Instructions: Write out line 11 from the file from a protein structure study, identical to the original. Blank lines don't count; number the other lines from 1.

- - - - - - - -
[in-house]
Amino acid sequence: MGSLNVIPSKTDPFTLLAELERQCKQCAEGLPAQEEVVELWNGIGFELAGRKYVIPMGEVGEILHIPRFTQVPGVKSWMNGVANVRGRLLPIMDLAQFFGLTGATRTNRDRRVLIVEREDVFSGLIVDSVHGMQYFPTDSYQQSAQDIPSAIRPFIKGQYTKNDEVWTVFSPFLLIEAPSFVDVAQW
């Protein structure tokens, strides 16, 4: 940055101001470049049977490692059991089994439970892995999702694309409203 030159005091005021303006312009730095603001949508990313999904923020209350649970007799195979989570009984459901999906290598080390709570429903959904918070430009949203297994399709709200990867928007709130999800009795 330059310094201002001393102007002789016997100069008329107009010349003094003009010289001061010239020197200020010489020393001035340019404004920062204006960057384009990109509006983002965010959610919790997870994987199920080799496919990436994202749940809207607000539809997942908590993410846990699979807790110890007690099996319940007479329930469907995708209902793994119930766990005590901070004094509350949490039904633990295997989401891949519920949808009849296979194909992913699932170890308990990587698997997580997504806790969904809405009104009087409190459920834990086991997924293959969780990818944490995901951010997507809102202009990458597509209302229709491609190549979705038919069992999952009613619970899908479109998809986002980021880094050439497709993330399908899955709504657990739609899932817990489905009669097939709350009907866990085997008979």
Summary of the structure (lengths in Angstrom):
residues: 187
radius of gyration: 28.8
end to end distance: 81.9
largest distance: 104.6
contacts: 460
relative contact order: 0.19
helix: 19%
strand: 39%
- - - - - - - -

helix: 19%